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The “candle”, one of the spectacular displays of gigantic stalagmites inside the chamber.

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The underground river has a total length of 8.2 kms. The 1.2kms leg that is open for the public allows visitors on paddled boats to view  rock formations that can be as old as 20 million years (Miocene period).

 

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As a site for globally important biodiversity conservation, the park boasts eight forest types that are homes to various endemic species of plants and animals.

 

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World Wildlife Fund reported that the park is largest and most valuable limestone forest in Asia, which also boasts a beach forest and a mangrove forest.

The Puerto Princesa Subterranean River National Park is part of the bigger UNESCO-led Palawan Biosphere Reserve that was established in 1990. The park was also declared as a UNESCO World Heritage Site in 1999, and, in 2012, it was also proclaimed as one of the Seven New Wonders of Nature though a global popular poll.

These, my friends, are the real bragging rights of this natural gem in Palawan, the Philippines. 

A Maranao Woman in Tugaya

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Largely unheard of even among fellow Filipinos, the Maranao of Tugaya in Lanao del Sur are some of the most artistic groups in the country. The humble town beside the ancient Lake Lanao (one of the oldest known lakes in the world) is nearly purely composed of artisans in various pursuits.

The lady in this photo was inlaying shells to a newly constructed wooden chest. This, together with weaving local textiles called ina-ol, is one of the few things that women are permitted to do for work in this still gendered community.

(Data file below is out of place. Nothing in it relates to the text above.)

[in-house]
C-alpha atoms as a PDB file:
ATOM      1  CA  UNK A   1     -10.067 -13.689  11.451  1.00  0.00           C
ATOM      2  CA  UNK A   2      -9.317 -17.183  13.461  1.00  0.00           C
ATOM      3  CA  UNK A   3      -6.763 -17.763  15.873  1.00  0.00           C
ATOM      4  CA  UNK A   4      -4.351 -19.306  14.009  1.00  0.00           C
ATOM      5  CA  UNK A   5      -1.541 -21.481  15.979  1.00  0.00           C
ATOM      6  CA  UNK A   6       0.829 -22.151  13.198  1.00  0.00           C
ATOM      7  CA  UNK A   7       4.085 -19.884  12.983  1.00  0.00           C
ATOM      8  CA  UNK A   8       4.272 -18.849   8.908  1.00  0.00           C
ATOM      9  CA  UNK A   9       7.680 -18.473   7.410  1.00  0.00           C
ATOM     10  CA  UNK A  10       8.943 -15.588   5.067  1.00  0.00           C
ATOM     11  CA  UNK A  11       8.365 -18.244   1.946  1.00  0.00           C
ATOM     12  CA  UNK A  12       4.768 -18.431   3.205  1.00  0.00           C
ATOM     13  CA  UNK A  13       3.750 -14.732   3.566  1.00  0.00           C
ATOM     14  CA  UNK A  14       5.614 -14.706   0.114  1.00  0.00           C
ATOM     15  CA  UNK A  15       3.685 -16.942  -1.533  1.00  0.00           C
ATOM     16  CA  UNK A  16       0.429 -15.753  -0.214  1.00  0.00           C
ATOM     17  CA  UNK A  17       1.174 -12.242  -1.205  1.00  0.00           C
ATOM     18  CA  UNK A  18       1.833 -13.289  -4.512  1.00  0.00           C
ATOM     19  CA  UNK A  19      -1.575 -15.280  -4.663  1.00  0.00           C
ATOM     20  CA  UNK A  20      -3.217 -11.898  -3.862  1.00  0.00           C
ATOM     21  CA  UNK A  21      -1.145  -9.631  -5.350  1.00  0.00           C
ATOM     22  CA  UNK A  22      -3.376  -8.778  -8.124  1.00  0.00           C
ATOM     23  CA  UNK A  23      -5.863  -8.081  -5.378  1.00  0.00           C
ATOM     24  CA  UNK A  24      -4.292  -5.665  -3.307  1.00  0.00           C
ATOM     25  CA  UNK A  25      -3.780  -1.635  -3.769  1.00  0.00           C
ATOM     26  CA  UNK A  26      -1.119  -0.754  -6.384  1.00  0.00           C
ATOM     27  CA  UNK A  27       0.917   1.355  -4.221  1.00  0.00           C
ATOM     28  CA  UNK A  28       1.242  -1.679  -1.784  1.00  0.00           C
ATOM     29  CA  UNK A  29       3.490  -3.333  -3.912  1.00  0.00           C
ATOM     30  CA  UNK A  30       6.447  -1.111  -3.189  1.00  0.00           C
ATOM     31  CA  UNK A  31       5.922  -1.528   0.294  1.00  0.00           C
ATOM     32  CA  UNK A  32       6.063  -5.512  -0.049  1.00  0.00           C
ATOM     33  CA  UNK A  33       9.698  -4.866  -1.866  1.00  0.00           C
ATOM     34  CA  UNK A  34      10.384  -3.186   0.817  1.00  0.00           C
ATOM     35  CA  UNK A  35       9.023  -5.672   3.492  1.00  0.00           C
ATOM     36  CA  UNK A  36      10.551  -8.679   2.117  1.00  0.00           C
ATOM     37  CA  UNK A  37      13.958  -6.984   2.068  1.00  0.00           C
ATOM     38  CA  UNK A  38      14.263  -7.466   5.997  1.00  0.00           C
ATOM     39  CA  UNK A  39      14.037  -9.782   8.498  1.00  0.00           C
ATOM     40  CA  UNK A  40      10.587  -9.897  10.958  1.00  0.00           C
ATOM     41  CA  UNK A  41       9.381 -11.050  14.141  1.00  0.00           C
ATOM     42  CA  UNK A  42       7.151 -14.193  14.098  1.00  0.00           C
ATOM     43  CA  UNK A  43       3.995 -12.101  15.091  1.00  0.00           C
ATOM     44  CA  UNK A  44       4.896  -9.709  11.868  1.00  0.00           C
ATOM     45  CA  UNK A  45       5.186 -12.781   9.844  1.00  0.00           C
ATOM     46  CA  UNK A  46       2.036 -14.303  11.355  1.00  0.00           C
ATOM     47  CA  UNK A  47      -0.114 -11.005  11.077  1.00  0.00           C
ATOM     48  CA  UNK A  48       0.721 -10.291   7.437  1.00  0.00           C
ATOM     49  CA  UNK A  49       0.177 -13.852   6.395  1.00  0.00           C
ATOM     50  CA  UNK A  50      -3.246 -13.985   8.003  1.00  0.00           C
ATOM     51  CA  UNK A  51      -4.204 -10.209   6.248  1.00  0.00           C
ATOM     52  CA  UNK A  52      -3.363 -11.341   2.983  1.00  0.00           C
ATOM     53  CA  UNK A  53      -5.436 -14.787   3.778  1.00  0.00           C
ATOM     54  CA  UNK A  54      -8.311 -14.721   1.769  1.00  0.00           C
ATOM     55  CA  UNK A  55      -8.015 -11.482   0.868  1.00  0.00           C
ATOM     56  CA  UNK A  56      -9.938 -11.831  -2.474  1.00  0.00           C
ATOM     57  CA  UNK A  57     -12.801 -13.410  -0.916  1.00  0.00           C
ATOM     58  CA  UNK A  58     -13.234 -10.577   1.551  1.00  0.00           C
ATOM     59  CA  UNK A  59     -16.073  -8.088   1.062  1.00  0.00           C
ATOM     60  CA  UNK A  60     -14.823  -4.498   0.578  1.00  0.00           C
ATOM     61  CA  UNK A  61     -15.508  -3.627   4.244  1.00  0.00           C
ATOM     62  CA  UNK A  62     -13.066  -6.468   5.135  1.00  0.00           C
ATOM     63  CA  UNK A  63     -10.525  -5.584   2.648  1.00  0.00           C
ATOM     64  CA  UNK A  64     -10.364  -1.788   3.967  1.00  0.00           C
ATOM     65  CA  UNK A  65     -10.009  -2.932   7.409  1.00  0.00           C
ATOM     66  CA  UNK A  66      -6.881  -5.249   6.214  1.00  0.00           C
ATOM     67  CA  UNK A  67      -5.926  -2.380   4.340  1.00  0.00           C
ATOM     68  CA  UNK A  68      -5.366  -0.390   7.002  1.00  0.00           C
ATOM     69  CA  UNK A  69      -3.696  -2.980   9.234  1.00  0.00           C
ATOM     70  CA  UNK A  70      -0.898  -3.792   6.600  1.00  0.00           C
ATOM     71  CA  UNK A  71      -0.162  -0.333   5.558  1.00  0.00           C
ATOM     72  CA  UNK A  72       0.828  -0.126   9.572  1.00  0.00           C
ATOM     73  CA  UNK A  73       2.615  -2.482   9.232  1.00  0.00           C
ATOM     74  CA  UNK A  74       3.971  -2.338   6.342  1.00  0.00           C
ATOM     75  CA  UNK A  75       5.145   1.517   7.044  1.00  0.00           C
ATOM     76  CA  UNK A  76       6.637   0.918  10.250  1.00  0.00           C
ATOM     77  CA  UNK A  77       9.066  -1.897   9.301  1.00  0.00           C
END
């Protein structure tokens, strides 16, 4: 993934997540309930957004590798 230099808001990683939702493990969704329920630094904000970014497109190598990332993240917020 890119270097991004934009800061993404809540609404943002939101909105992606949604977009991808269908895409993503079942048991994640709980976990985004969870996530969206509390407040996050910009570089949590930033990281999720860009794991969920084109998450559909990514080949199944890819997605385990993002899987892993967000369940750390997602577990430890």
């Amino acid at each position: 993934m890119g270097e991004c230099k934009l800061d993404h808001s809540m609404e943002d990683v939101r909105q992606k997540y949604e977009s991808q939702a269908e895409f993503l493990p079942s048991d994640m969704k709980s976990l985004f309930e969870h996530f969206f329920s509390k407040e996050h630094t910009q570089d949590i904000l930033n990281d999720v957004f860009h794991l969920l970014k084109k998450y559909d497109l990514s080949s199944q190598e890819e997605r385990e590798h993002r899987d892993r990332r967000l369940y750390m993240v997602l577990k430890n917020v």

Their unique artistic concept of okir manifests in their wood works, metal crafts, textiles, paintings, and even house decorations. The okir happens to be the strongest component in its nomination to the UNESCO World Cultural Heritage List. Their epic, the Darangen, is already proclaimed in 2005 as a Masterpiece of Oral and Intangible Heritage of Humanity. 

As it was in the holy months of the Ramadan — in fact a few days before Eid’l Fitr — when I did this site visit for a project, she was on fast since sunrise and made some short breaks from work only at prayer time until the fasting ends at dusk. Such display of obedience and faith never fails to inspire me.

Tri Hita Karana: A Study in Photos

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The cultural landscape of Bali in Indonesia is largely shaped by its locals’ traditional belief systems. Tri Hita Karana — roughly translated into English as “the three causes of prosperity” — is a philosophy that governs and guides the daily lives and attitudes of the Balinese. This unique concept puts premium to the universal respect of and observance to the three domains of the world: the divine (gods), the universe (nature), and the domain of the people (human beings). This doctrine is said to be best illustrated during many special ceremonies, the most common of which would be acts of worship.

In here, I am sharing what I believe is the easiest demonstration and most obvious material cultural manifestation of the practice of Tri Hita Karana:

The realm of the divine. Worships and offerings made inside public temples (major temples such as the sea temples, water temples, the directional temples, and village temples) are dedicated to the gods who created life, and nature and all of its gifts.